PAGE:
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Walsh ’95 urges jural participation

April 21, 2023

Cora Dow
DO YOUR DUTY: Alex Walsh ’95 speaks about the importance of the American jury system, urging her audience to participate in it and protect it.

Alexandra Walsh ’95 visited Bowdoin on Tuesday to deliver a lecture entitled “The Jury’s Duty: Protecting Participatory Democracy (And All Its Imperfections).” Walsh spoke about the importance of the American jury system, what threats the system is facing and how we can protect this core democratic institution.

Before starting her career as a trial attorney, Walsh was a philosophy major at Bowdoin and was invited to return to the College by her former professor, Professor of Philosophy Scott Sehon.

“I am teaching [‘Philosophy of Law’] now, so we rushed it together so that [Walsh] could visit the class as well and talk about … the value of juries and democracy,” Sehon said. “These days, [we have] highly polarized and anti-government attitudes, so this kind of civic opportunity that Alex is talking about makes a great deal of sense for Bowdoin students.”

Walsh began her talk by explaining the power and influence of juries in her courtroom experience. Using examples from her career and beyond, she explained how ordinary individuals can speak truth to power by participating on a jury.

“At its base, a jury trial is a microcosm of democracy. Democracy really means people participating in their government. People being a part of what the government does,” Walsh said. “It’s an opportunity for ordinary citizens to come together, to take on the authority of the government, to work together as a group and to make decisions about people’s legal rights and legal obligations.”

Walsh explained that jury participation can positively affect civic engagement. She explained that many citizens have lost trust in the government, but serving on a jury can disrupt those pernicious attitudes. Walsh said that serving on a jury can curb an individual’s withdrawal from democracy and reinforce the belief that each individual has the power to scrutinize the conduct of the powerful.

“Most jurors are people who, in their ordinary lives, don’t have a lot of power. They don’t have a lot of power in their workplace, they don’t have a lot of power in our political system, they don’t have a lot of power in our unequal economic system,” Walsh said. “Serving on a jury is an opportunity for them to be empowered, to participate actively in the liberty of this government.”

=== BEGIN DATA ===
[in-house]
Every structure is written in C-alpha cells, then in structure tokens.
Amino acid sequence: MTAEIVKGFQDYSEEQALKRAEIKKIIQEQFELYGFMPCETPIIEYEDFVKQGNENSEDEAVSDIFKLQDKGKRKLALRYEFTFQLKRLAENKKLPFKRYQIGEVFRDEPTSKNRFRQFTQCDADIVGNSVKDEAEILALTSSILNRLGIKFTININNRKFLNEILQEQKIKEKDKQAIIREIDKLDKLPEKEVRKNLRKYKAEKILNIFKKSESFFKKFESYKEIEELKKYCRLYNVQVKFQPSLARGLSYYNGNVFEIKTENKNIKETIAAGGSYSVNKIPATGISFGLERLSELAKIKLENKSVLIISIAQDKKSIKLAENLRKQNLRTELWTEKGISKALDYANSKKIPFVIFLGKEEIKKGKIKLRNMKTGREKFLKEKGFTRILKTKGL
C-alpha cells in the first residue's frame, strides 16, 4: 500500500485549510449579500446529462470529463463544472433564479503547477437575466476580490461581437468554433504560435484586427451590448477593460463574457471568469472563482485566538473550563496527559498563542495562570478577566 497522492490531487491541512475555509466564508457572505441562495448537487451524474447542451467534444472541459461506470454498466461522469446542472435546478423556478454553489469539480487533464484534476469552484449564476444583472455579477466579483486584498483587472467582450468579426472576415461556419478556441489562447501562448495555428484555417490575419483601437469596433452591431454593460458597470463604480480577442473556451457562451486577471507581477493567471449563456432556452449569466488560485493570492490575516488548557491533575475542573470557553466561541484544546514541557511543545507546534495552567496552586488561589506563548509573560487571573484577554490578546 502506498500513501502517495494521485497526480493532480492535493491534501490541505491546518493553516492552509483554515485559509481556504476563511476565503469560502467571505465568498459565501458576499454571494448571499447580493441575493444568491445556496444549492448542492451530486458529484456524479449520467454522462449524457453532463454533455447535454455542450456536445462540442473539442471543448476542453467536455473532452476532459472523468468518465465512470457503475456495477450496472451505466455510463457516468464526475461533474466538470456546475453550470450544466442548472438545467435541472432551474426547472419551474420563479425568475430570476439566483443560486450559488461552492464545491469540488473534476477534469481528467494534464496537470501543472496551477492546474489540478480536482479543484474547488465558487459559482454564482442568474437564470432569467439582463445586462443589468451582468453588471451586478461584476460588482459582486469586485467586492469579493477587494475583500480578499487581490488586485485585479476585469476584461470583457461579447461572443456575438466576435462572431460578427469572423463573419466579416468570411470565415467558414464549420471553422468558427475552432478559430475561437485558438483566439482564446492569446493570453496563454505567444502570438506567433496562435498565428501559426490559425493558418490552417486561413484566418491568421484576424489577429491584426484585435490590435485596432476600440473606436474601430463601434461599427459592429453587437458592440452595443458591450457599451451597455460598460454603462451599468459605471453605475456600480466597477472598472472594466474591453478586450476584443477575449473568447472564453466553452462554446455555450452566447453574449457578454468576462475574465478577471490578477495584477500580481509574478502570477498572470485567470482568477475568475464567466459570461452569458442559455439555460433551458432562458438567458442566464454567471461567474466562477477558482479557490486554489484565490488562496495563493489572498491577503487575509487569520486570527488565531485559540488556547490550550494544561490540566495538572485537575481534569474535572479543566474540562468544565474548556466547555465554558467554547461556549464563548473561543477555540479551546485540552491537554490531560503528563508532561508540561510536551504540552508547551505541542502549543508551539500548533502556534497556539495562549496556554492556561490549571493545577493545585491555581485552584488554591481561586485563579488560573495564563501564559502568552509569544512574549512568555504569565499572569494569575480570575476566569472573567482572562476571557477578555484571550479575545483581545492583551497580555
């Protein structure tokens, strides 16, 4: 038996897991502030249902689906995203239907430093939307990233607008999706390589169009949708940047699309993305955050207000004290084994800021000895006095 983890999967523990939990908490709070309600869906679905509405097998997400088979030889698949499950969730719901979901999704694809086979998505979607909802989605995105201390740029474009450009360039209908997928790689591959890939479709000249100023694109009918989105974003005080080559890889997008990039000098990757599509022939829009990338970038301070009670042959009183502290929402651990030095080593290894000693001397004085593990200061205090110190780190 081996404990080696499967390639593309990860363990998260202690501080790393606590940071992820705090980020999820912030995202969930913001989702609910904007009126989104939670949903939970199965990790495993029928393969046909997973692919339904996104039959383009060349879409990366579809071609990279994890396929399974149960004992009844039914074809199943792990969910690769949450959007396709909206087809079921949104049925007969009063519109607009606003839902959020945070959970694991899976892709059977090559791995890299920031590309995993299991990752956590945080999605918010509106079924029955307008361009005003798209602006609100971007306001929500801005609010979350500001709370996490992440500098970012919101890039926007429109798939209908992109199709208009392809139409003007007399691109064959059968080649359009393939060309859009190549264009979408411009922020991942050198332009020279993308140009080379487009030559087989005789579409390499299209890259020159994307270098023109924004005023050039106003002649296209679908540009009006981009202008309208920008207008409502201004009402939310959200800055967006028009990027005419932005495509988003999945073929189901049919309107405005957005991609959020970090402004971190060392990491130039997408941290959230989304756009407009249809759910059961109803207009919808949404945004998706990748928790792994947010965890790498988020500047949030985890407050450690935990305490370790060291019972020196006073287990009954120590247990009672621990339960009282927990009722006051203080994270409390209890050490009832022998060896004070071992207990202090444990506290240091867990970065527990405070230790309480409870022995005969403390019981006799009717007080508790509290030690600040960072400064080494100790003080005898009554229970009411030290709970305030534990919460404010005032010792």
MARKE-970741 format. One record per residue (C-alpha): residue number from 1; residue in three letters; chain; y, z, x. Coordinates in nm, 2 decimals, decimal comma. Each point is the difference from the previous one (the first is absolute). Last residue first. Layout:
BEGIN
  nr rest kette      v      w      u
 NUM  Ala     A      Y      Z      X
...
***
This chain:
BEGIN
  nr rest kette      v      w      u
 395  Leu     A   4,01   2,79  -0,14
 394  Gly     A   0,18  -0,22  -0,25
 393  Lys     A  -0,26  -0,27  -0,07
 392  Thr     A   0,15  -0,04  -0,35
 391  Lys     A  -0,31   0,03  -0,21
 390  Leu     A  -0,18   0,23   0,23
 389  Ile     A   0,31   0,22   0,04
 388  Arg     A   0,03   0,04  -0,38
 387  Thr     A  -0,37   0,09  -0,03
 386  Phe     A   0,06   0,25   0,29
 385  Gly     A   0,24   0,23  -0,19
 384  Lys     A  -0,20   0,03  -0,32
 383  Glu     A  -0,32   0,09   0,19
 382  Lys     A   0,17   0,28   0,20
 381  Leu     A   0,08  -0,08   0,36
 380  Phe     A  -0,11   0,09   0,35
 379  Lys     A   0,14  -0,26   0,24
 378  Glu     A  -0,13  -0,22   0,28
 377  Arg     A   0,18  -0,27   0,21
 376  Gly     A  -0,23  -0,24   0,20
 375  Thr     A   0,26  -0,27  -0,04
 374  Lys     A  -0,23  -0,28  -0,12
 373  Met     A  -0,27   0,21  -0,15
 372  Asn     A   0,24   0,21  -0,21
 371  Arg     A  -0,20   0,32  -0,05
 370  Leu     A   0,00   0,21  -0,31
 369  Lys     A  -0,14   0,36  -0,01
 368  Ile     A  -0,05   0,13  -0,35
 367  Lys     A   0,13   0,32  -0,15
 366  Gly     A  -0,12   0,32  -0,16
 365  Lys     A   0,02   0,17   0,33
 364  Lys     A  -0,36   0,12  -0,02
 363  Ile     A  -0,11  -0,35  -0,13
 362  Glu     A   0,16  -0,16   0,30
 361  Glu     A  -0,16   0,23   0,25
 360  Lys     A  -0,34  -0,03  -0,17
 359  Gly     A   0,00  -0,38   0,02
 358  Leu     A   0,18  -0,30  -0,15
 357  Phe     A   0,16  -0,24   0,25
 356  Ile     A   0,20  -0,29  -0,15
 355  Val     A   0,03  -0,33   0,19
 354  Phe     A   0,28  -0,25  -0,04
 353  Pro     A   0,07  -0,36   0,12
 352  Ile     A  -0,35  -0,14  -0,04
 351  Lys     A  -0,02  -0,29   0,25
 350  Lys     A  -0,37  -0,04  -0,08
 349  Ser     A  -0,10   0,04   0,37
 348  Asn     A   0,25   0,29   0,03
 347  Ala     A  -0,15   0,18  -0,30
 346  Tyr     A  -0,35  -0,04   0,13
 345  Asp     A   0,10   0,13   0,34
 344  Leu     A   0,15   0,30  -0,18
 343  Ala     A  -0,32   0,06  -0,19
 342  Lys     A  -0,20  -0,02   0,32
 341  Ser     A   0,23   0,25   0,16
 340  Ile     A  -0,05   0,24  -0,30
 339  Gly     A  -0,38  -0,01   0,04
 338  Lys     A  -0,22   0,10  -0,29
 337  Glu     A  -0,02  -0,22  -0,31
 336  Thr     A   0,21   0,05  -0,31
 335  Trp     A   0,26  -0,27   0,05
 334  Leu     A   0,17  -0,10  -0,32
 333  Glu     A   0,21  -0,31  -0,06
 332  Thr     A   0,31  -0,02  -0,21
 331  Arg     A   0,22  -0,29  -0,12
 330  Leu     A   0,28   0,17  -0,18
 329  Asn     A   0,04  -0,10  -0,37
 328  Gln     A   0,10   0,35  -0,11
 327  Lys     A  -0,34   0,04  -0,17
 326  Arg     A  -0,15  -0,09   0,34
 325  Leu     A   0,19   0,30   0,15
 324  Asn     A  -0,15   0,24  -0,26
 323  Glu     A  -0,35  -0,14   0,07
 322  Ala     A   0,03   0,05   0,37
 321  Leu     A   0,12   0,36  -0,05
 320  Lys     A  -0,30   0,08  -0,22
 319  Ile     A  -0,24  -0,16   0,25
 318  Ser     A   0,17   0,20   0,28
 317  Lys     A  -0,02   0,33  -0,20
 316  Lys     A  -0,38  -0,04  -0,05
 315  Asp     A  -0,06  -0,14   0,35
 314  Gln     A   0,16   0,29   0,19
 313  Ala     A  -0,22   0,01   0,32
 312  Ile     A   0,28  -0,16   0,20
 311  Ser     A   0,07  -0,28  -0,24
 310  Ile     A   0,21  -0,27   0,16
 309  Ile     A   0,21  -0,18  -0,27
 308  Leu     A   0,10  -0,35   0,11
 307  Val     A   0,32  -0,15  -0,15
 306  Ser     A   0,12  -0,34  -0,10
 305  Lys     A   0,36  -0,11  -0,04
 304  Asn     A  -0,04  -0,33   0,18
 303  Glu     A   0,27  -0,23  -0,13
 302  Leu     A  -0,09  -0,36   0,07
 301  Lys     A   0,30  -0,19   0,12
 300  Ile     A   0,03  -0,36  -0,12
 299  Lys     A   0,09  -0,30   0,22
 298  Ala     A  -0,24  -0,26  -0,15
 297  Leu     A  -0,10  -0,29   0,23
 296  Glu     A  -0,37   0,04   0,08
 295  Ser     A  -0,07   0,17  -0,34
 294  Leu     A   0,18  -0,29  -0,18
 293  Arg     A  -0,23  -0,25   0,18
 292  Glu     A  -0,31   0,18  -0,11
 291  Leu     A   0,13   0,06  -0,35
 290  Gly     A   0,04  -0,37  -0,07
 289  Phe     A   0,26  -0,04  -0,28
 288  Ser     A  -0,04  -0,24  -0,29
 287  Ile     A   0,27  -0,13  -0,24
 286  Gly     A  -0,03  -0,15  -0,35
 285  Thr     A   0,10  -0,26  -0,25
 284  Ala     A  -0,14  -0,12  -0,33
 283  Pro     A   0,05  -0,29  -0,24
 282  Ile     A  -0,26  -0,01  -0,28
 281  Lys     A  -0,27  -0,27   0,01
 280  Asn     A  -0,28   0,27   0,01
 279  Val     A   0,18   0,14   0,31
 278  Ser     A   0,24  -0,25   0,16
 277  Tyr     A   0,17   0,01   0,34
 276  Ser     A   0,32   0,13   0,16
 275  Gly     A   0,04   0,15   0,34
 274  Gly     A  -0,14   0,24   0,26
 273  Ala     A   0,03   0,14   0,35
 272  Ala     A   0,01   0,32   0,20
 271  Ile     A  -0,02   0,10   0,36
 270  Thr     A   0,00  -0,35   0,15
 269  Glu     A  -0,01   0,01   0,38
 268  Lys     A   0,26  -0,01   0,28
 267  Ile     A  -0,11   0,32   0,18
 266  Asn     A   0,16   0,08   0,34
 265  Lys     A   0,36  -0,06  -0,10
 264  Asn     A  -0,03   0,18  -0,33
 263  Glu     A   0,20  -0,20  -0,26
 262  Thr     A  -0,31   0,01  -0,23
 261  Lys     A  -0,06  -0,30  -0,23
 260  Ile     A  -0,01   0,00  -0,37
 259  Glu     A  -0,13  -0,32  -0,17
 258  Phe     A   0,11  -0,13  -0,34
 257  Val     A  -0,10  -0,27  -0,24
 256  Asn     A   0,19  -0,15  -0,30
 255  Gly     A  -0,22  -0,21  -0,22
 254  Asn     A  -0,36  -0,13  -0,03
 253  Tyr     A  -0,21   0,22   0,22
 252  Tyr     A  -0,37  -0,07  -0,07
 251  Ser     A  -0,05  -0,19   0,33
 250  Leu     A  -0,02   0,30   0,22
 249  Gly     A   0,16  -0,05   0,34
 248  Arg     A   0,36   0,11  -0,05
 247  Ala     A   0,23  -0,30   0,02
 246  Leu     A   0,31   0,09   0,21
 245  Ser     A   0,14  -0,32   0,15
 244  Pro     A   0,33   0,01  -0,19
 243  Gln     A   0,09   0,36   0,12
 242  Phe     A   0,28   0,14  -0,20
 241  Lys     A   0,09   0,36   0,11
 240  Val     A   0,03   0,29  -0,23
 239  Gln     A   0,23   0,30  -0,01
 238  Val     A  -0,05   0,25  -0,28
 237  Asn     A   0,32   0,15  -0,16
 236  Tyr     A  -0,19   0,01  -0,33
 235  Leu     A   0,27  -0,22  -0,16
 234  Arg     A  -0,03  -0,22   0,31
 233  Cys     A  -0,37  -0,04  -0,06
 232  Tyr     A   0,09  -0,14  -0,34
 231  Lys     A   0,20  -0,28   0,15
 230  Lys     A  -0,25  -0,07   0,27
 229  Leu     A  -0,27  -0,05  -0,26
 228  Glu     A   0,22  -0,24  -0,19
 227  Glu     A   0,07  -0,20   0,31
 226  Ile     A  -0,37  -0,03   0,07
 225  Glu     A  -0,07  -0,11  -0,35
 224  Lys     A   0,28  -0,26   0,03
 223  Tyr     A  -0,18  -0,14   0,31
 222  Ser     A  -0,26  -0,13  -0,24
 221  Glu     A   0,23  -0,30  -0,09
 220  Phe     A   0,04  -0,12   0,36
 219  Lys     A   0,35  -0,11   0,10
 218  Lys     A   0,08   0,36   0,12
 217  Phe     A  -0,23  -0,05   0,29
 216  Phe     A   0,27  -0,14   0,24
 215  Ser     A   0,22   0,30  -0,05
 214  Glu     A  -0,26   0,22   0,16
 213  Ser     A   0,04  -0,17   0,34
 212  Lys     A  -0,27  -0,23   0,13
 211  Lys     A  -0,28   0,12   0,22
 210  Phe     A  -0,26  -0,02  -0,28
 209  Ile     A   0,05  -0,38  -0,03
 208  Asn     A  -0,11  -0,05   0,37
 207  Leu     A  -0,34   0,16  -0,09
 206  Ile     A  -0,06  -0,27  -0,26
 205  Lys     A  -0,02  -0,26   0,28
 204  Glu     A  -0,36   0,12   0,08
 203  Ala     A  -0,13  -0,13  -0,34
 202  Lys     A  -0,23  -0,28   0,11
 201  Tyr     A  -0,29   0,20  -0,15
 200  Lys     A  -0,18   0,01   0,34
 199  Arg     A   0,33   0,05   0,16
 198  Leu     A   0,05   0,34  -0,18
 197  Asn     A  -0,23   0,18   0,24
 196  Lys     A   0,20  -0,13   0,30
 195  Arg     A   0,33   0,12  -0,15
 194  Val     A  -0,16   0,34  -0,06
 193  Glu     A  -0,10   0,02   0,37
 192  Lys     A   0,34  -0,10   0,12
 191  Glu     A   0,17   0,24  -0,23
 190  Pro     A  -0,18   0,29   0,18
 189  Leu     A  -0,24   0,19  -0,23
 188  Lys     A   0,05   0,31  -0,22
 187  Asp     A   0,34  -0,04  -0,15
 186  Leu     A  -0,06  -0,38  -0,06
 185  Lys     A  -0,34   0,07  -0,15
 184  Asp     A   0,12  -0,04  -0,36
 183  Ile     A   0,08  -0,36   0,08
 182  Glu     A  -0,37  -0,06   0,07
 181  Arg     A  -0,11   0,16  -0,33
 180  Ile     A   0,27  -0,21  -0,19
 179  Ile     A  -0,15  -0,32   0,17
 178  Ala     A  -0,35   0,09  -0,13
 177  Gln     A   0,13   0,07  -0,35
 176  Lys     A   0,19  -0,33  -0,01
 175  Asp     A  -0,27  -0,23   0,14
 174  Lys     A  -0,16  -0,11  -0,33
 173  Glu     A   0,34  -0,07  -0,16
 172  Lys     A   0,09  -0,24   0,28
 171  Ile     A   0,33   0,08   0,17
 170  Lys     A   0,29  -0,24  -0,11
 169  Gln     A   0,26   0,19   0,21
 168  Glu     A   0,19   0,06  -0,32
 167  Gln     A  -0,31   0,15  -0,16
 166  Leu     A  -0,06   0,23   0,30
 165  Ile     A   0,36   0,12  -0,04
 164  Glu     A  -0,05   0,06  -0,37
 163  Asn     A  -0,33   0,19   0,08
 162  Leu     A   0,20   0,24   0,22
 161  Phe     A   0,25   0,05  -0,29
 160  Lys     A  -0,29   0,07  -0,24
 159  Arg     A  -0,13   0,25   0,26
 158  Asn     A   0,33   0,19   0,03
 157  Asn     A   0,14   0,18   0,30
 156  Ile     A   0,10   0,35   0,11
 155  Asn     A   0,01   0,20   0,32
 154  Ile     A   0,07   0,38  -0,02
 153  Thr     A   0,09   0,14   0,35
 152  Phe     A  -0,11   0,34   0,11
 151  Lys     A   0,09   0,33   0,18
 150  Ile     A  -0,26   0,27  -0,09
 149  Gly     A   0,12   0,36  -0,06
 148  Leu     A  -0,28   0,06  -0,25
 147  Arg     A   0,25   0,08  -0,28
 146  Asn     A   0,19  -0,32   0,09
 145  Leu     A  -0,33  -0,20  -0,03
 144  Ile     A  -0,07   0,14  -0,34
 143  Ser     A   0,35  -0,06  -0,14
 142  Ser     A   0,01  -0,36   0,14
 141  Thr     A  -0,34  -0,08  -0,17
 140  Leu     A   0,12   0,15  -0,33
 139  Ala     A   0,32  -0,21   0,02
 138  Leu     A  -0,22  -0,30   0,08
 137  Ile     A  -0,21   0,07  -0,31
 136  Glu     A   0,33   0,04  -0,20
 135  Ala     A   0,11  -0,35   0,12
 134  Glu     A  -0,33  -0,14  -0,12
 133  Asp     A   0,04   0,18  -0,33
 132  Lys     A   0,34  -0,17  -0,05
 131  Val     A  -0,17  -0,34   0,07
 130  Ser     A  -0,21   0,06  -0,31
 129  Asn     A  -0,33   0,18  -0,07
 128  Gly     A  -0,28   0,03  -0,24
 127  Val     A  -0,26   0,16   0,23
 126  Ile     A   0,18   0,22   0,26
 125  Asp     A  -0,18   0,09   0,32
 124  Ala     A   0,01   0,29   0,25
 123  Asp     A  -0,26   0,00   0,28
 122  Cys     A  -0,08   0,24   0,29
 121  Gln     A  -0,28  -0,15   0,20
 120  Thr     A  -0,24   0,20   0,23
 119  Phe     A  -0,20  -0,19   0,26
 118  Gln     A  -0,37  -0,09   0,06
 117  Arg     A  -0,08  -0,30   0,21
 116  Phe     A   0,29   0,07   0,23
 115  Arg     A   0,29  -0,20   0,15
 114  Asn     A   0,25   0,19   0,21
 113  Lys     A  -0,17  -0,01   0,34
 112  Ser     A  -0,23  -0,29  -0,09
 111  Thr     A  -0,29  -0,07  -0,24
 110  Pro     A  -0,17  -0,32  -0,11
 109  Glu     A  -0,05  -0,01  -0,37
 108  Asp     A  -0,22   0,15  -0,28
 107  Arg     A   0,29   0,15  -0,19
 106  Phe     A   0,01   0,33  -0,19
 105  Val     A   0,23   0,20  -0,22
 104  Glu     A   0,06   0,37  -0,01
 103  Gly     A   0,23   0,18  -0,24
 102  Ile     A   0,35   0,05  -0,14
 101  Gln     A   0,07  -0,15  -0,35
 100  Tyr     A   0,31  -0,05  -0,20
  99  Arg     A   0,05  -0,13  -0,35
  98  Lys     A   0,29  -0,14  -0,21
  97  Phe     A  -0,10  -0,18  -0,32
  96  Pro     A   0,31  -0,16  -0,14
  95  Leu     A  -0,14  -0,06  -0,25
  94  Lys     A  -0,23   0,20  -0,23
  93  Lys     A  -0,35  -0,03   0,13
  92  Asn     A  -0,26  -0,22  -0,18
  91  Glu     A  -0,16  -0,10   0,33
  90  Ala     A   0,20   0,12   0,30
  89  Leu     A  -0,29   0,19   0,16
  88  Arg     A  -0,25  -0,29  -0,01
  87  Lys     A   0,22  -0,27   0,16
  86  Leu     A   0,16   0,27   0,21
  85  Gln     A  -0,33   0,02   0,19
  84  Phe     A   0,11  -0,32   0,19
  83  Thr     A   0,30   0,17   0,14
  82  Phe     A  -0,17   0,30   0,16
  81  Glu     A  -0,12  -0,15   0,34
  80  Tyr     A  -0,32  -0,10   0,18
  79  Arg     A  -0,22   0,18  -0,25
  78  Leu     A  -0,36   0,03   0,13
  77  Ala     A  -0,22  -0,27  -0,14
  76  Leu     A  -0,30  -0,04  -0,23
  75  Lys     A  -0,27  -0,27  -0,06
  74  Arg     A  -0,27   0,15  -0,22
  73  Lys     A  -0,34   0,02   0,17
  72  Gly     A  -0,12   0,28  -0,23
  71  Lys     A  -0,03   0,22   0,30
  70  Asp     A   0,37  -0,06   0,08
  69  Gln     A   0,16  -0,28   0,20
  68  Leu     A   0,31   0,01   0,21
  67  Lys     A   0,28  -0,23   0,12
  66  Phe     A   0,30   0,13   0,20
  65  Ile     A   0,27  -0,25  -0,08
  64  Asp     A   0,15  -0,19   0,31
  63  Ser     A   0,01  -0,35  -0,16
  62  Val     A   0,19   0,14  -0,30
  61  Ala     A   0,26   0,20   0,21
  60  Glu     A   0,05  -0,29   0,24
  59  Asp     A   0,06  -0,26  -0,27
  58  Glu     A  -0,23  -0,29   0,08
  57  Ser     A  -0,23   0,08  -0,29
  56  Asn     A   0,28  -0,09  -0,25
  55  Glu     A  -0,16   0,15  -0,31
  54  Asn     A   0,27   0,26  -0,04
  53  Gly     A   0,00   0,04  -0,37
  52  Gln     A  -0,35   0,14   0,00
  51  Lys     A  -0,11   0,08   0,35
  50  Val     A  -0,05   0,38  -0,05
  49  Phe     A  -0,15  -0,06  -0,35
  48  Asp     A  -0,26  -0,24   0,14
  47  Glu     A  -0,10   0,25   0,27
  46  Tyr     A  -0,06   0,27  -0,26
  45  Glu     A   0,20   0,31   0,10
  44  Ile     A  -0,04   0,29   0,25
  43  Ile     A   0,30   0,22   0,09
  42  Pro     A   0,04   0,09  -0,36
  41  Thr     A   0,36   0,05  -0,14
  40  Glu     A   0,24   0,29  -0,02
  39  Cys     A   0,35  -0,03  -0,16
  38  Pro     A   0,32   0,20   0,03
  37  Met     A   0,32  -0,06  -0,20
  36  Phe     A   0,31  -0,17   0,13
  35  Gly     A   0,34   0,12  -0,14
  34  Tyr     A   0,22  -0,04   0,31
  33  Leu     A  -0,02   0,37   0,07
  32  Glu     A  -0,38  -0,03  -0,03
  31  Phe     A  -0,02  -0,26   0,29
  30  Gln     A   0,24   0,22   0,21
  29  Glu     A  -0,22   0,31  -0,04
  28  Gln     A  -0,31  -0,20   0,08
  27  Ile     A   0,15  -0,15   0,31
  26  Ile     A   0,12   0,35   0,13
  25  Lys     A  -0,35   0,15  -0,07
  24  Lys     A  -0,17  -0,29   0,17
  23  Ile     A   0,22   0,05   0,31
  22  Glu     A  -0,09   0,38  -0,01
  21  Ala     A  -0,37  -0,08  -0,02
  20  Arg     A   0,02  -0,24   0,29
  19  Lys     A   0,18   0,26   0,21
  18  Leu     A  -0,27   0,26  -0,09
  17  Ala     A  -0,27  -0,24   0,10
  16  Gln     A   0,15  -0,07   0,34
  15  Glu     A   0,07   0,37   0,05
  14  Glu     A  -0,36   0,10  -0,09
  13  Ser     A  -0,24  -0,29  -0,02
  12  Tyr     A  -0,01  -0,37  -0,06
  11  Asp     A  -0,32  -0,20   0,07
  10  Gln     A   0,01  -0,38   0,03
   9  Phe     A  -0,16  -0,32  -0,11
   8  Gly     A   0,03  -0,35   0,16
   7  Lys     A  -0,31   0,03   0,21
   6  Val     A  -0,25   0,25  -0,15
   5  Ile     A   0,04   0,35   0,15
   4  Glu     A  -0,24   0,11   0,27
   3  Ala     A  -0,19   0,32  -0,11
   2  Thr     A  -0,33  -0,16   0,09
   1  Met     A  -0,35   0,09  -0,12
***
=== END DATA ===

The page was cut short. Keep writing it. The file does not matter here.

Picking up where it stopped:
Turning to some of the threats the jury system faces today, Walsh explained that juries are often criticized for their lack of intelligence or overzealous and emotional nature. Walsh believes these criticisms to be unfounded.

“What the jury is supposed to do is bring the sensibility of the community, their sense of right and wrong and figure out what is needed to deter similar conduct in the future. Juries know what is needed to force institutions to finally change,” Walsh said.

Walsh ended her talk by exploring some of the ways to save this important institution.

“Care about it, know these things, understand the importance of the jury system. When you get called for jury service, you go enthusiastically,” Walsh said. “Discharge your civic responsibility, exercise that important right and encourage others to do it as well.”

During the Q&A session following the lecture, students, faculty and members of the Brunswick community engaged in dialogue regarding whether a jury system is the best way to get consistently unbiased results. Walsh explained that other systems would bring different, occasionally more detrimental, biases.

“Serving on a jury increases people’s trust and belief in the judicial system,” Walsh said. “The judiciary is the only [branch of government] where people directly participate and play a direct role. To take that away would take away people’s fundamental belief in our judicial system.”

Some audience members left the talk feeling empowered to participate in American democracy. Attendee Vilma Valera ’25 said she was called to jury service over spring break and left the talk deeply impassioned.

“Go to jury duty, see what it’s actually like, observe,” Valera said. “It’s important that juries are made up of common people, people who don’t have the same biases, people who understand.”


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